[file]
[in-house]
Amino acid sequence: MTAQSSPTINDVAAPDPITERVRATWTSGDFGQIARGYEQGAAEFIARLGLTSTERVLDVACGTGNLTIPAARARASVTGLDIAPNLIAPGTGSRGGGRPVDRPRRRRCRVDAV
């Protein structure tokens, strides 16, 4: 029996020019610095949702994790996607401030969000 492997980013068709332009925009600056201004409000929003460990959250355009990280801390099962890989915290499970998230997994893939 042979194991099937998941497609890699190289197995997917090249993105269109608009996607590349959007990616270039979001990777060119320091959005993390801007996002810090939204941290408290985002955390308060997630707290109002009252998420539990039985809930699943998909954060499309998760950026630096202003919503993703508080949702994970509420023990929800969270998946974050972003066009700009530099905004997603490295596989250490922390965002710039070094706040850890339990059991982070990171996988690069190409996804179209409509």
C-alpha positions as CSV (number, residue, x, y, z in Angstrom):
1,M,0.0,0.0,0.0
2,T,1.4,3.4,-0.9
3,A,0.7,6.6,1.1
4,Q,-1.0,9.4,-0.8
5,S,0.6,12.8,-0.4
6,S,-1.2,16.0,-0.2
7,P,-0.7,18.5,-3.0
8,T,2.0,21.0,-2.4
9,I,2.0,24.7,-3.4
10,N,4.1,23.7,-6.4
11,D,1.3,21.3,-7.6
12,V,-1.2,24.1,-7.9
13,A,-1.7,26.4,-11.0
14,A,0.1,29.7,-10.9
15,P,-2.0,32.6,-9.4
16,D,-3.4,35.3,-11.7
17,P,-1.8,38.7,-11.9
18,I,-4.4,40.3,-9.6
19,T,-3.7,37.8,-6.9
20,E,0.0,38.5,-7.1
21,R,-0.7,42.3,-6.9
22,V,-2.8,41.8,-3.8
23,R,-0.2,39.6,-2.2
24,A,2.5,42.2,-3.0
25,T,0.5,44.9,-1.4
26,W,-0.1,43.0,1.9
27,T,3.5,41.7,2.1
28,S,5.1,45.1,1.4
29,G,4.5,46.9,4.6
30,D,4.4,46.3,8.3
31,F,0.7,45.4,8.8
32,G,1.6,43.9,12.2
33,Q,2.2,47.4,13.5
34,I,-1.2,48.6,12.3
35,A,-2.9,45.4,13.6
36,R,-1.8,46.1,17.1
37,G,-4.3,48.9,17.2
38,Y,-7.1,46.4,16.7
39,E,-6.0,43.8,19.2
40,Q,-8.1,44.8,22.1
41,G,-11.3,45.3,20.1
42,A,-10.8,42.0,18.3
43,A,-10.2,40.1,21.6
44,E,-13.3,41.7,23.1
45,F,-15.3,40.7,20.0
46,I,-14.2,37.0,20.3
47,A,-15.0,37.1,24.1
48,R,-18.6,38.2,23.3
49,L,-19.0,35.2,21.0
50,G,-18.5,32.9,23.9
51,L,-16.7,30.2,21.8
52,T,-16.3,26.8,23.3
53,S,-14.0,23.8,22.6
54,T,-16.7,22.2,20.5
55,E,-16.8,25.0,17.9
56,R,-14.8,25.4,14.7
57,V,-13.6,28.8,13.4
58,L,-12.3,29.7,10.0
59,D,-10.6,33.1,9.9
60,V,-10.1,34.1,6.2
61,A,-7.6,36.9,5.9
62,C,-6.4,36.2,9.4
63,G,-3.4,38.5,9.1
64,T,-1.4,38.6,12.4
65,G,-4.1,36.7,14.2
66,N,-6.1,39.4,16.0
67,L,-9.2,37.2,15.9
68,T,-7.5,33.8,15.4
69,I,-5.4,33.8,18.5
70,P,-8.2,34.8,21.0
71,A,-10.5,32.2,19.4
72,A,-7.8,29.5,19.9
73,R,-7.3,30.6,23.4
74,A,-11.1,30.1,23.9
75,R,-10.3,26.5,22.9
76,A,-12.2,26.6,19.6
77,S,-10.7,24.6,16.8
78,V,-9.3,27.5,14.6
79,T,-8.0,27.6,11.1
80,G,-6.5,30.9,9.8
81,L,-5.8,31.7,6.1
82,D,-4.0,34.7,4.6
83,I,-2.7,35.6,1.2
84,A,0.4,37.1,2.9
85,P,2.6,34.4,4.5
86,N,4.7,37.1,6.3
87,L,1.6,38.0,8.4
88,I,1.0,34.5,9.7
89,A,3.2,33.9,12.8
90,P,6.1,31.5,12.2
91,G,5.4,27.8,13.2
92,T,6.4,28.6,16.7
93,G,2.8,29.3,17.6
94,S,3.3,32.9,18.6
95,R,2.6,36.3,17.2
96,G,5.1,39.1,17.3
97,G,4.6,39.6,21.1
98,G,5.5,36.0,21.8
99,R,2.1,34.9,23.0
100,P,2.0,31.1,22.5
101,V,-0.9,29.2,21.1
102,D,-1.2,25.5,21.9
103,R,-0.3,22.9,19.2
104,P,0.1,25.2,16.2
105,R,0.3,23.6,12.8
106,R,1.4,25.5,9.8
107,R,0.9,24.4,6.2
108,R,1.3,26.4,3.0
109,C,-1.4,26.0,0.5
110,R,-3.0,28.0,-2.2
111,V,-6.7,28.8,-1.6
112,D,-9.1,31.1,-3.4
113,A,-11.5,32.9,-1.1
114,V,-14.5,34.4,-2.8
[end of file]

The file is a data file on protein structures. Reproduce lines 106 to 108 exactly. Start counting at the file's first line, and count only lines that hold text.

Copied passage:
102,D,-1.2,25.5,21.9
103,R,-0.3,22.9,19.2
104,P,0.1,25.2,16.2